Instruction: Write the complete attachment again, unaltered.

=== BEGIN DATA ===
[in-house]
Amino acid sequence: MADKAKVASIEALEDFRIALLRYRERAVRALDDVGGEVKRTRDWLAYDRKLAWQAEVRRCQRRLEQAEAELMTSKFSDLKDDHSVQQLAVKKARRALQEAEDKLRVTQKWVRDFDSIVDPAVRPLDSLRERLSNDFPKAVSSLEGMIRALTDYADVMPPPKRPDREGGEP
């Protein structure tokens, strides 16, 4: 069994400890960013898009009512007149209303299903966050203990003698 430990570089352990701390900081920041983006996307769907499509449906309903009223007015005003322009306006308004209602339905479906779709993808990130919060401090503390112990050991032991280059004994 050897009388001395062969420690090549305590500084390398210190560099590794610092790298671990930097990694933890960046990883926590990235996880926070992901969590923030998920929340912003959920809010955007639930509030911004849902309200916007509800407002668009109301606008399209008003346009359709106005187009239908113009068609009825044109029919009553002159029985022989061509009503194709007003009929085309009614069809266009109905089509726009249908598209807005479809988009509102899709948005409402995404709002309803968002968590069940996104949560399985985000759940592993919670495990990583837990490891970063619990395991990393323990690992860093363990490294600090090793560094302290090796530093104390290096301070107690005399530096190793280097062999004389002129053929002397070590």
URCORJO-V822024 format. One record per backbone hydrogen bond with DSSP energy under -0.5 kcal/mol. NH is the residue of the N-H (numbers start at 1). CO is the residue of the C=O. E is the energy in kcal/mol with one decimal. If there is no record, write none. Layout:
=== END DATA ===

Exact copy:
[in-house]
Amino acid sequence: MADKAKVASIEALEDFRIALLRYRERAVRALDDVGGEVKRTRDWLAYDRKLAWQAEVRRCQRRLEQAEAELMTSKFSDLKDDHSVQQLAVKKARRALQEAEDKLRVTQKWVRDFDSIVDPAVRPLDSLRERLSNDFPKAVSSLEGMIRALTDYADVMPPPKRPDREGGEP
């Protein structure tokens, strides 16, 4: 069994400890960013898009009512007149209303299903966050203990003698 430990570089352990701390900081920041983006996307769907499509449906309903009223007015005003322009306006308004209602339905479906779709993808990130919060401090503390112990050991032991280059004994 050897009388001395062969420690090549305590500084390398210190560099590794610092790298671990930097990694933890960046990883926590990235996880926070992901969590923030998920929340912003959920809010955007639930509030911004849902309200916007509800407002668009109301606008399209008003346009359709106005187009239908113009068609009825044109029919009553002159029985022989061509009503194709007003009929085309009614069809266009109905089509726009249908598209807005479809988009509102899709948005409402995404709002309803968002968590069940996104949560399985985000759940592993919670495990990583837990490891970063619990395991990393323990690992860093363990490294600090090793560094302290090796530093104390290096301070107690005399530096190793280097062999004389002129053929002397070590």
URCORJO-V822024 format. One record per backbone hydrogen bond with DSSP energy under -0.5 kcal/mol. NH is the residue of the N-H (numbers start at 1). CO is the residue of the C=O. E is the energy in kcal/mol with one decimal. If there is no record, write none. Layout: